Increase crop yields Reduce the need for agricultural chemicals and additives, if not eliminate such need entirely in time
Reduce atmospheric carbon dioxide levels Reduce air and water pollution by lessening the need for herbicides, pesticides, and synthetic fertilizers

In Marin County, California, the Marin Carbon Project is already underway to increase carbon sequestration on the land. One of their protocols alone, the Rangeland Compost Protocol, has the potential to reduce emissions of carbon dioxide by 28 million metric tons per year if compost can be applied to just 5 percent of California’s rangelands. That’s equivalent to removing nearly 6 million cars from the road.”16

California Supermarkets Will Soon Be Required to Compost Food Waste

In April 2016, a new California law will take effect that requires large grocery stores to compost or recycle their food waste. Many of them will likely begin channeling their waste to companies like California Safe Soil, which created a process to turn food waste into farm-ready liquid fertilizer in just three hours. How is this achieved? Civil Eats reported:17

First, the food is ground down into a liquid, then treated with enzymes to break down the protein, fat, and carbohydrates into the amino acids, fatty acids, and simple sugars. Then, it’s pasteurized (that is, heated at high temperatures) to kill any pathogens that might be present… There’s a separate stream for organic and conventional food, as California Safe Soil sells an all-organic version. Both are applied to the crops via drip irrigation.”

The product helps reduce the use of synthetic nitrogen fertilizer, which runs off fields and contributes to dead zones in rivers and streams. California Safe Soil also states they’ve diverted 2.2 million pounds of food waste from landfills since 2012.18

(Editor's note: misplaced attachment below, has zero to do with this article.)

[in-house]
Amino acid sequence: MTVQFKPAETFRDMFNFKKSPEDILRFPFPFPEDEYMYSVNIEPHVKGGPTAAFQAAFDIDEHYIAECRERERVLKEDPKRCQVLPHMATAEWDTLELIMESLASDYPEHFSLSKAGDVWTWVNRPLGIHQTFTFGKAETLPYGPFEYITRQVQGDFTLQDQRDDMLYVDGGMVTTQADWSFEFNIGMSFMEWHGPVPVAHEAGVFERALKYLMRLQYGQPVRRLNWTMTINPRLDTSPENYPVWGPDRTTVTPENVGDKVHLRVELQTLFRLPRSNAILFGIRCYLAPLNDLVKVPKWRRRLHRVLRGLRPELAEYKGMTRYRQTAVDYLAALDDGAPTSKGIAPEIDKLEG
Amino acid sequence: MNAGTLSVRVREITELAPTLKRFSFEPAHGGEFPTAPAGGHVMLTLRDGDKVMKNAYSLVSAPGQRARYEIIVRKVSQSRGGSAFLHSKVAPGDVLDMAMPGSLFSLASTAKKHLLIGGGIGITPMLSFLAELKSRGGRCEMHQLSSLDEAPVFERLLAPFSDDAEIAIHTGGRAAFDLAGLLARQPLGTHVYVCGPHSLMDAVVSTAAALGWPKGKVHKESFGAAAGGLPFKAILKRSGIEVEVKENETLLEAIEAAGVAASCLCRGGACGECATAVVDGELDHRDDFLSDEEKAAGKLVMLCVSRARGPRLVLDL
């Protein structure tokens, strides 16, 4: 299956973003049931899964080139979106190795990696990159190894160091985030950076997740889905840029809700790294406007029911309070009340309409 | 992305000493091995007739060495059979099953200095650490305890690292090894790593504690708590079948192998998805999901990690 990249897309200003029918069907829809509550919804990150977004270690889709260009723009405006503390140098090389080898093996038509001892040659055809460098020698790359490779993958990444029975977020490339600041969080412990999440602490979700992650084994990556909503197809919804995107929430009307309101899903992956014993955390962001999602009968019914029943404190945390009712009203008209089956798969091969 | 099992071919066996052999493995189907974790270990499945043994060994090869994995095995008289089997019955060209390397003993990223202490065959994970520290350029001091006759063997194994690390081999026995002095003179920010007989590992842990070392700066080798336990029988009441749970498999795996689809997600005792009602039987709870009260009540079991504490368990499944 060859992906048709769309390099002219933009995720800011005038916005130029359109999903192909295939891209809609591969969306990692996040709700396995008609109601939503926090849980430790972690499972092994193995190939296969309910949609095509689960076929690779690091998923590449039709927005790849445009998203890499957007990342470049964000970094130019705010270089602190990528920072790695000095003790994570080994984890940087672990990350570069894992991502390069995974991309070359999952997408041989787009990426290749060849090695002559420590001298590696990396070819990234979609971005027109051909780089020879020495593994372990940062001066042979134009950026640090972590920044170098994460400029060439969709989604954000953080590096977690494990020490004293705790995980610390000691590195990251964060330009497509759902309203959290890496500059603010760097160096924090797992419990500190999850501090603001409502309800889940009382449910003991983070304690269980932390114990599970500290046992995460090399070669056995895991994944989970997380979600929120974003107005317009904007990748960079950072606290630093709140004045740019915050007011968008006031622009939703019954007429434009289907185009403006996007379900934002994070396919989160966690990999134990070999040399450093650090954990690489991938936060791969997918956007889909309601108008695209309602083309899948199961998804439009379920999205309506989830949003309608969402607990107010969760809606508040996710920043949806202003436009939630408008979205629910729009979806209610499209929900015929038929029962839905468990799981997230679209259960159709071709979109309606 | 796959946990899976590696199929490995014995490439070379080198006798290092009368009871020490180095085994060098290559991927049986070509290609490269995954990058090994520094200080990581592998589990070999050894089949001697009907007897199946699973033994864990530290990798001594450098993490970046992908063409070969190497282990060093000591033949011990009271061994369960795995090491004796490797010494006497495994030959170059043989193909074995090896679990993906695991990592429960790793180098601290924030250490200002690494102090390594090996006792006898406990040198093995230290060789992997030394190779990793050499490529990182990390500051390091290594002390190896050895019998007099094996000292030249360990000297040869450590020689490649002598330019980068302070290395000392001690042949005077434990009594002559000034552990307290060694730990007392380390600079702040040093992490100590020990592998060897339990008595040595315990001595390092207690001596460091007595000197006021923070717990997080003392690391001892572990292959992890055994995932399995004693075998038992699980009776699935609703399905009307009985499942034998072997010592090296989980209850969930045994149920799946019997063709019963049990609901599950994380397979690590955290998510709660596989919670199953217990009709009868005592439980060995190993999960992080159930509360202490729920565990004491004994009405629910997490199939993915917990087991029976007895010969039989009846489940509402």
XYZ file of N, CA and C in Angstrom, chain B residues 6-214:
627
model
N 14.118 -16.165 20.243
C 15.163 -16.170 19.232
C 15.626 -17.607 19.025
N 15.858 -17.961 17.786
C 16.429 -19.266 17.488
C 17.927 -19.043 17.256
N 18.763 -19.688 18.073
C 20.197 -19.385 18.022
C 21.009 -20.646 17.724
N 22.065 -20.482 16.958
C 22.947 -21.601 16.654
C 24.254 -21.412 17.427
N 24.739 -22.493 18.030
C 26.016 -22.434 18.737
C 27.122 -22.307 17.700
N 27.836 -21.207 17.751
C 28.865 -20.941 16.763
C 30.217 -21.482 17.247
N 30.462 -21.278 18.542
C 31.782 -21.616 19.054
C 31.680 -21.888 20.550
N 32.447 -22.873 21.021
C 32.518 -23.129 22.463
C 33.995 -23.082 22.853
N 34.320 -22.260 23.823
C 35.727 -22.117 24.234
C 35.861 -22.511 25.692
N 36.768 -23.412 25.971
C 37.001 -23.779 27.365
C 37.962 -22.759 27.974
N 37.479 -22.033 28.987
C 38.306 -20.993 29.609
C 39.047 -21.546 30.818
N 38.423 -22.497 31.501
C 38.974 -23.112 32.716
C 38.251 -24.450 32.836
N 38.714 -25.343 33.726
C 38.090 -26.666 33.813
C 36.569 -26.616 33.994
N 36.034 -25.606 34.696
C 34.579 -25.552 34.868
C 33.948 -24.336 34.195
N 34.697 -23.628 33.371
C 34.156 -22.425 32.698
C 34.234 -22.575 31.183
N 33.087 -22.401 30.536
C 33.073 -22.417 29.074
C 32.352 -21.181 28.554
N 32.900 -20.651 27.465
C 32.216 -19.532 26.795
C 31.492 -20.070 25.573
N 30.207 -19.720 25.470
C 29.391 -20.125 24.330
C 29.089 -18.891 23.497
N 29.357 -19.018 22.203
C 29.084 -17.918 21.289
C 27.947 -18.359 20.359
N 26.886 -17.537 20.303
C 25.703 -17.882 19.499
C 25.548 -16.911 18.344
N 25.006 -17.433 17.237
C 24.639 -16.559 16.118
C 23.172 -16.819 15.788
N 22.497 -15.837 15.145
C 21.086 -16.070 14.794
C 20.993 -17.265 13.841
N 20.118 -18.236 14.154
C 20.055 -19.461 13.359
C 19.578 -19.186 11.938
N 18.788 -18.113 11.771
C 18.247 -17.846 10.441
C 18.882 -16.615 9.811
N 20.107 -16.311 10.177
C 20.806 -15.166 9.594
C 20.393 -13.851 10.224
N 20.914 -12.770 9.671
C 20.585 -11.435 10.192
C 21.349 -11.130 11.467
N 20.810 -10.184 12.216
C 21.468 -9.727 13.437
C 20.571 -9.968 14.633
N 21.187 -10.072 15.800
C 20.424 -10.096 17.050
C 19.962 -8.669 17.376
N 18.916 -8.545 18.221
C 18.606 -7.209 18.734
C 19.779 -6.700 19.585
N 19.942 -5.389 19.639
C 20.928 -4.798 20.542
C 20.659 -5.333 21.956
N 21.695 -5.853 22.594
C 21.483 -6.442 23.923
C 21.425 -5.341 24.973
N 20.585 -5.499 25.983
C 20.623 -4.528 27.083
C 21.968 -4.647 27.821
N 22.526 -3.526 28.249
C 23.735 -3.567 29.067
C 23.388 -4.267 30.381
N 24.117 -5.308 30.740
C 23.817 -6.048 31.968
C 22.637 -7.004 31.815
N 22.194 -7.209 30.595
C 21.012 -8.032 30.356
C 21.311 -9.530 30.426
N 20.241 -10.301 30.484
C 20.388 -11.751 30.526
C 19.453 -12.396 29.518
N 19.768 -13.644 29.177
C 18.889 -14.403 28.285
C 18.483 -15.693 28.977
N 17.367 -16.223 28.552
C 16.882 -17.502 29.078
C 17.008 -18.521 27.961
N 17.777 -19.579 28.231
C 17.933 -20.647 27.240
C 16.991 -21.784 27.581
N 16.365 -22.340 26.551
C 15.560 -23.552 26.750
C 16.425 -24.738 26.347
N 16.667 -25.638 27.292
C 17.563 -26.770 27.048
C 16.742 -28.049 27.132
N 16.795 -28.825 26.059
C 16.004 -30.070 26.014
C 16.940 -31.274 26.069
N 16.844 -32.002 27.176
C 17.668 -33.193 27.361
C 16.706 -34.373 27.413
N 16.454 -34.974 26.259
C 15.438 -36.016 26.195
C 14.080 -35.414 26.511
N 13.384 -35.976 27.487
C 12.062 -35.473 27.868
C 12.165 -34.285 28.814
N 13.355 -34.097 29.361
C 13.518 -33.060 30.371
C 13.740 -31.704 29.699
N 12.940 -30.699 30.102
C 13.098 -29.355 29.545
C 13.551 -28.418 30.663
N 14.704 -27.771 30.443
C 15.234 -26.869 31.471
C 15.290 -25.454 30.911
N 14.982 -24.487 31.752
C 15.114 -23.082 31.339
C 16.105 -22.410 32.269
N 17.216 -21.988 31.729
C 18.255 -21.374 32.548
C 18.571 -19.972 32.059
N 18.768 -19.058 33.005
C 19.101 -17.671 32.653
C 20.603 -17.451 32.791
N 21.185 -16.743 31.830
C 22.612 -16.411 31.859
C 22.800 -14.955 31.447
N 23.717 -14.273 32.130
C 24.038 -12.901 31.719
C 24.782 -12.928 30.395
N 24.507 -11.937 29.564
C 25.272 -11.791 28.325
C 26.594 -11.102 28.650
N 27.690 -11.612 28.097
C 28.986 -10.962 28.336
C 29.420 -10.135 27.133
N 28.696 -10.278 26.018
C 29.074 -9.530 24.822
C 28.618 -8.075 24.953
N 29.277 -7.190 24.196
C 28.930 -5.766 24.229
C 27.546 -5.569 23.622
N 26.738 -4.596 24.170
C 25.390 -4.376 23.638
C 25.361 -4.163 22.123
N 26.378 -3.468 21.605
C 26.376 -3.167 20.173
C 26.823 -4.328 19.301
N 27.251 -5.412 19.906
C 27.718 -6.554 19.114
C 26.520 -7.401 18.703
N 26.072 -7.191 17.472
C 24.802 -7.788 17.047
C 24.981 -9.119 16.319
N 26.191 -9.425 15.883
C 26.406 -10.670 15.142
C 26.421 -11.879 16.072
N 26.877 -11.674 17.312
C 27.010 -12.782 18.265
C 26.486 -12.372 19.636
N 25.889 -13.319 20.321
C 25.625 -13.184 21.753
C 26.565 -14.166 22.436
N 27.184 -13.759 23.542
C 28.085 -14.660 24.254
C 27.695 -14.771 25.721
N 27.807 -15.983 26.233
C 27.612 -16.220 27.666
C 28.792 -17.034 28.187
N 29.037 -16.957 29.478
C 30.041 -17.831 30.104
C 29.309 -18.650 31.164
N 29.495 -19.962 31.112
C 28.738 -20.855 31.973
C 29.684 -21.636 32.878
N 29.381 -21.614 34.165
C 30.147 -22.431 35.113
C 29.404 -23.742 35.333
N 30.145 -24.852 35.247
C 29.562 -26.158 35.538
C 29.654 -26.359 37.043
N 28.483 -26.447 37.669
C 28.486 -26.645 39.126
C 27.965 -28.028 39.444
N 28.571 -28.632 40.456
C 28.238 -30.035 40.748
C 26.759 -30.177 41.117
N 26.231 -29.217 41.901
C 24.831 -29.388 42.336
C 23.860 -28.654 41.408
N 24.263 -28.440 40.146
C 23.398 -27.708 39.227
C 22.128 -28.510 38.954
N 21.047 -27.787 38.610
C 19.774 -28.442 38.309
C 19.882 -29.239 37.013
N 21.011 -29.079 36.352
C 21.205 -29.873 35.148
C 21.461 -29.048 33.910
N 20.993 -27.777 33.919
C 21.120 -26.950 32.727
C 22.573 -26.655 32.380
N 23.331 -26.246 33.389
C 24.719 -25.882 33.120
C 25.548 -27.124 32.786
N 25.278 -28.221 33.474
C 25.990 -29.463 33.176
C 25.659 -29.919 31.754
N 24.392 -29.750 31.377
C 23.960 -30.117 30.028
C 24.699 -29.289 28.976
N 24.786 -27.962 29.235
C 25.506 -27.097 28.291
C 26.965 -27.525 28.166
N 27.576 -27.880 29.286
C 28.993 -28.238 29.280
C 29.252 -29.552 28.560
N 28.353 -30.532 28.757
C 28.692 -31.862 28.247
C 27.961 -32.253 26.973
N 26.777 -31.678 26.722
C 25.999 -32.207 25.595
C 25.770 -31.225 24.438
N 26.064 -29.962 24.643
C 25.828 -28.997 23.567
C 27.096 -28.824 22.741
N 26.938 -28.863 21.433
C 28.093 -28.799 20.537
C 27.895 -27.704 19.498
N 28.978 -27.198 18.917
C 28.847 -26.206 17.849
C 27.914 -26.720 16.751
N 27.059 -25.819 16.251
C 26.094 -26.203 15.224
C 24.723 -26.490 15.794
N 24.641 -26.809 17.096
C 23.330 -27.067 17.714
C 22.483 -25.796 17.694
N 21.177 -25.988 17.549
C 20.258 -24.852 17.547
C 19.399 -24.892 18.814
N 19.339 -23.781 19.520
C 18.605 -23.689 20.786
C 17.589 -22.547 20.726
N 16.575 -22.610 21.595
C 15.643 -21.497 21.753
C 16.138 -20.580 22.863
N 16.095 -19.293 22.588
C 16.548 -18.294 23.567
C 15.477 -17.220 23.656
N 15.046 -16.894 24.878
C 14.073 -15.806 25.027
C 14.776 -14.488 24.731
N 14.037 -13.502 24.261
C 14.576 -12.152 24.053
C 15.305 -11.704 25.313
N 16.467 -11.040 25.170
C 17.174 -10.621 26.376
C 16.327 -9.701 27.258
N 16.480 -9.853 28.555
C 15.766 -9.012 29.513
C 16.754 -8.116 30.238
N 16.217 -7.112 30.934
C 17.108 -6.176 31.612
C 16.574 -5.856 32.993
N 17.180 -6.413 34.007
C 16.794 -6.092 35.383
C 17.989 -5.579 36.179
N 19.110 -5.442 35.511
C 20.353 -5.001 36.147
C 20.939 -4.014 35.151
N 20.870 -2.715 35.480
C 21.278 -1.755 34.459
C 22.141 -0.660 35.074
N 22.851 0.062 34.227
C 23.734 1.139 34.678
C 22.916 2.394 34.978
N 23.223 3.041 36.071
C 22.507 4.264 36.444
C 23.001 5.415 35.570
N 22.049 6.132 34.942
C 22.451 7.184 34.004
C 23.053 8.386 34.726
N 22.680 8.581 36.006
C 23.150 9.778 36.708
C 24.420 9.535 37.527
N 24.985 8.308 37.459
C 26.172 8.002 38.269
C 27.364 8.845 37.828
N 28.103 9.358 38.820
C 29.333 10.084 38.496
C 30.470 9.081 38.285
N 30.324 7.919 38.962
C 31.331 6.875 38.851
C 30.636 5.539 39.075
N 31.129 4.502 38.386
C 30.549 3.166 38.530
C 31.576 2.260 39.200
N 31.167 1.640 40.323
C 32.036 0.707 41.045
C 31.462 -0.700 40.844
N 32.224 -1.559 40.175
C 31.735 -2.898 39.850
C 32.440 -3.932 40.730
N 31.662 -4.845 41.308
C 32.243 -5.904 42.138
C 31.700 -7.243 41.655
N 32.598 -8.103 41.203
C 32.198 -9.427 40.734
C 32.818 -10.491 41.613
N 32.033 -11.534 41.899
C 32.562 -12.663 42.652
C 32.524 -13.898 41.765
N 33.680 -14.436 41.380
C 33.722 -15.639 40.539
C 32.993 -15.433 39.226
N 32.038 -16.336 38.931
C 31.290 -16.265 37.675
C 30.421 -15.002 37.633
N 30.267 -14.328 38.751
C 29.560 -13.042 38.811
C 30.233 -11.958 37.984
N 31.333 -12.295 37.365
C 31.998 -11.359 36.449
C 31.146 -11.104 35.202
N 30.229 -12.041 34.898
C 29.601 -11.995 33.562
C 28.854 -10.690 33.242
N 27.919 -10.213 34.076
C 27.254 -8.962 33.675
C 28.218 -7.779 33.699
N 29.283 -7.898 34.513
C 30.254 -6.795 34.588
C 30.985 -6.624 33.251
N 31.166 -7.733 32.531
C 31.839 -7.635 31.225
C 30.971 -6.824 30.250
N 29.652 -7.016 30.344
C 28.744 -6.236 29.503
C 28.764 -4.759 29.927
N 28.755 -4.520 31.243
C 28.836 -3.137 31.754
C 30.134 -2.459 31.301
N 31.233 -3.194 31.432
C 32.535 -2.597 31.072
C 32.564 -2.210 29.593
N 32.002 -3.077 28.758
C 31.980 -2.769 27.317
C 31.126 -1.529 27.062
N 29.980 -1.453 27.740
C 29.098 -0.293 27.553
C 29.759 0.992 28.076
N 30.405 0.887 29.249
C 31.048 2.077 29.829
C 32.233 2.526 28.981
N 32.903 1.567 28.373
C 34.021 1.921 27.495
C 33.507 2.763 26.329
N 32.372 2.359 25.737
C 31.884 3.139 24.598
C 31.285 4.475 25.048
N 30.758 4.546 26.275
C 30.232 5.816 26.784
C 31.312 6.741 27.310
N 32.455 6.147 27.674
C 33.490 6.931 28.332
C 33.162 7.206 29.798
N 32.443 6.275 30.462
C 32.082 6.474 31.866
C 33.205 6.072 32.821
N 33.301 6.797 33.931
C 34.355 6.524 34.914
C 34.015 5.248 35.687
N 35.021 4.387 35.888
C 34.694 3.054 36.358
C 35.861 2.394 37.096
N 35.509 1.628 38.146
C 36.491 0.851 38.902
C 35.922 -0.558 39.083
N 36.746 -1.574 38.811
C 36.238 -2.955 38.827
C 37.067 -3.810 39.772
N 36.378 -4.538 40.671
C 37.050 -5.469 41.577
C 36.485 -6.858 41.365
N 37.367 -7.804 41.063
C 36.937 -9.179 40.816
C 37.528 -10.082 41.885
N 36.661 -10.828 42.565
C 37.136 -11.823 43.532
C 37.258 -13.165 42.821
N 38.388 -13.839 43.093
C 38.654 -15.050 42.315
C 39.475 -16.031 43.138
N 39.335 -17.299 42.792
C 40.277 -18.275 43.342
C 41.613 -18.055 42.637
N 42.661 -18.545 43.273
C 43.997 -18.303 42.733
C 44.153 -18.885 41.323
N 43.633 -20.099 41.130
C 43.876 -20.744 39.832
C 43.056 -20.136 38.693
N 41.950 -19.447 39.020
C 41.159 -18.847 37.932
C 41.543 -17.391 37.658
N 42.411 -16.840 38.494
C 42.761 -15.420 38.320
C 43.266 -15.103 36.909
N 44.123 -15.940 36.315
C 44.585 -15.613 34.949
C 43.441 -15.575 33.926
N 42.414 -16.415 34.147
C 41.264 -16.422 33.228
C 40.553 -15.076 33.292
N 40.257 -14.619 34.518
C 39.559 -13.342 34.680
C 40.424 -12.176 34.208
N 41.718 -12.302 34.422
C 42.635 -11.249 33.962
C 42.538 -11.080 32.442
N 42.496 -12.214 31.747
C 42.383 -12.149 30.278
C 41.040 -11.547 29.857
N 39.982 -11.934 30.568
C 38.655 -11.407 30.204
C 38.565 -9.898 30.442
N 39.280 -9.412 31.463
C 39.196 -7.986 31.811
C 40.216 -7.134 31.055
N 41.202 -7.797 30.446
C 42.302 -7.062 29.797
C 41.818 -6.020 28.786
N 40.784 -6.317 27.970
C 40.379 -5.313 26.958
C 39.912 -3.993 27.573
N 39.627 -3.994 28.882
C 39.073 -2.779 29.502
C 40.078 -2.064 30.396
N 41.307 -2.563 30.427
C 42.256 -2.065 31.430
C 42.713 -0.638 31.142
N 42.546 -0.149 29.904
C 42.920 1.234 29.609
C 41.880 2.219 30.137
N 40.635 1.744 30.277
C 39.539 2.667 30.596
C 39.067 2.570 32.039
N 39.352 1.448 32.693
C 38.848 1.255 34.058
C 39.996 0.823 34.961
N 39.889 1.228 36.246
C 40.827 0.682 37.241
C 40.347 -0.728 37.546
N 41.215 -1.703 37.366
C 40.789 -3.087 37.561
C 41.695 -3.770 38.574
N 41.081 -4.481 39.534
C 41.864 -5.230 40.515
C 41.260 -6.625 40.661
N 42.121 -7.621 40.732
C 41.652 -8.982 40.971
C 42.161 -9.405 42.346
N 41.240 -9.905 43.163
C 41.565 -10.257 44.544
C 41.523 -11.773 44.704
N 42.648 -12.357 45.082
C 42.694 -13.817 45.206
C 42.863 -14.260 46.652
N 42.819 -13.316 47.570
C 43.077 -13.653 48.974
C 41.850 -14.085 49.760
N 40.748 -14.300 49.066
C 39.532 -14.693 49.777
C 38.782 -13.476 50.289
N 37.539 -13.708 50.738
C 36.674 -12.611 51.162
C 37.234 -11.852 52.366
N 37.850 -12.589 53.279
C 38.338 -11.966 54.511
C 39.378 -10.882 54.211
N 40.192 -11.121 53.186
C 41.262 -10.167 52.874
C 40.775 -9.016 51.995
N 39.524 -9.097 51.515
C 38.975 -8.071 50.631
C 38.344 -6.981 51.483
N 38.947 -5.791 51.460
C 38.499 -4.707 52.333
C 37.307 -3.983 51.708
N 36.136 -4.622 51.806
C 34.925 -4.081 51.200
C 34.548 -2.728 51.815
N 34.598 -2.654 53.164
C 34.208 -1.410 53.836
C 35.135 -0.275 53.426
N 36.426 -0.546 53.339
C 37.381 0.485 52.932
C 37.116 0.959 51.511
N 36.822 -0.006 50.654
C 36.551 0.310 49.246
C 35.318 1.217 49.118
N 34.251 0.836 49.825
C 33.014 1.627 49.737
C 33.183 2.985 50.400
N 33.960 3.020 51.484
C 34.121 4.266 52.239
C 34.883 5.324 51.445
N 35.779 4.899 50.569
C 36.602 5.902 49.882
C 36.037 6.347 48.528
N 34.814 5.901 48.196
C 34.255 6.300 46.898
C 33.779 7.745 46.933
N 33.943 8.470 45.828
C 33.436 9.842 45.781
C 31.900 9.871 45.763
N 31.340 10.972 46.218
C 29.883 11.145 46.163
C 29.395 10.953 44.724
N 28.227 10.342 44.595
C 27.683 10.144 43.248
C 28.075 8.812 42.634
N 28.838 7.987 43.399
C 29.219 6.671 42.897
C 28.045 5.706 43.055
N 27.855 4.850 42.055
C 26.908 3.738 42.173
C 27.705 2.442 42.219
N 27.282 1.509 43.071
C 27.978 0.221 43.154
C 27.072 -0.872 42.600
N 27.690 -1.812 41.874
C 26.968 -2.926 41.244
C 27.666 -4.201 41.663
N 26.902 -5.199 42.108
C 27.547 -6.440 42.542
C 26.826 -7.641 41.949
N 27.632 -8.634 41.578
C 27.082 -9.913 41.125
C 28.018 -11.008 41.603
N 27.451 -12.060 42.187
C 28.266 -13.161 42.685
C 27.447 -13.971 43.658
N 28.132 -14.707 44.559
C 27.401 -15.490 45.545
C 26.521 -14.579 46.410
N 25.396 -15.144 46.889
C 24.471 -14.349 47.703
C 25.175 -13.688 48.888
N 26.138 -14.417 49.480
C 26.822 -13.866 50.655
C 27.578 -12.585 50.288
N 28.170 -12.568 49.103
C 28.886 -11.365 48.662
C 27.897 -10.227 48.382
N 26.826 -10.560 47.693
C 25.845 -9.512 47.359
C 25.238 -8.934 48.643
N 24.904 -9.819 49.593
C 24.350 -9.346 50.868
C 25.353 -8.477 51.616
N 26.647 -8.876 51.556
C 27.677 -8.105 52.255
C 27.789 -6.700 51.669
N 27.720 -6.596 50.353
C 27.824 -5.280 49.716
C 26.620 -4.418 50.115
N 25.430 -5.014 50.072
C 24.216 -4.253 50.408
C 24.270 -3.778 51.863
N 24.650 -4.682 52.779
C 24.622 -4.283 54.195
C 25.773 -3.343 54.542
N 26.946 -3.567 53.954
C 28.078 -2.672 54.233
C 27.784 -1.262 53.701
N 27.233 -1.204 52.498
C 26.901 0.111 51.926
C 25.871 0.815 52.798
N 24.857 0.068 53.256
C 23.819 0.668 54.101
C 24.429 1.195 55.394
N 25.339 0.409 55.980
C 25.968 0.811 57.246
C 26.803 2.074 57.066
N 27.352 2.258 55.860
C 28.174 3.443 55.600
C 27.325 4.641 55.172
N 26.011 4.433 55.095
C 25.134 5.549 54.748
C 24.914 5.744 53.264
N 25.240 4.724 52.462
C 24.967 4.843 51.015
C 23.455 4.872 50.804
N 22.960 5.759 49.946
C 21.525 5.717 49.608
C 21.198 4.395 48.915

Tips for Cutting Back on Food Waste in Your Own Kitchen

Although food waste must be tackled on national, state, and municipal levels, as well as at the farm, there’s plenty you can do to reduce your own contribution to this significant problem. For starters, be open to purchasing cosmetically imperfect produce if you come across it at the grocery store or farmer’s market. Many supermarkets claim they’d be more willing to purchase such produce from farmers if consumers showed they’d be willing to buy it.

In an interview with NPR, Dana Gunders of the Natural Resources Defense Council, who wrote the book Waste-Free Kitchen Handbook, also shared some useful tips you can put into practice to help reduce food waste today:19

The “float or sink test” for eggs: If you’re wondering if your eggs are still good, put them in a bowl of water. If they sink, they’re fresh; if they float, they’re not good to eat. Know what food expiration dates mean: Most dates on food packages are a manufacturer’s estimate of when it will be freshest, but many foods are safe to eat days, weeks, or months after.
Put wilted veggies in a bowl of ice water: This will crisp them up (try it with carrots, greens, broccoli, and more). If lettuce is a bit past its prime for use in a salad, try sautéing it like you would any other green. Freeze leftover ingredients: If you have half an onion or green pepper left after making a recipe, don’t toss it. Chop it up and store it in the freezer for later use.
Use up sour milk: Milk that turns sour doesn’t have to be thrown away. Instead, use it in your recipes as a substitute for buttermilk. Store food properly in the fridge: Store meats in the bottom bin, where it’s coldest, and leave less temperature-sensitive items, like butter, higher up.
Plan your meals: Plan ahead to know what you’re going to cook and eat for the week, then shop accordingly. Before checking out at the grocery store, be sure you’re not buying duplicates of items you have at home and be sure you’ll be able to consume all of the perishables in your cart. 

For even more tips, check out Gunders’ book, Waste-Free Kitchen Handbook. In addition to sharing simple preservation methods (like freezing, pickling, and cellaring), it includes 20 “use-it-up” recipes and a directory listing of over 85 types of food, including how to best store them so they stay fresh longer.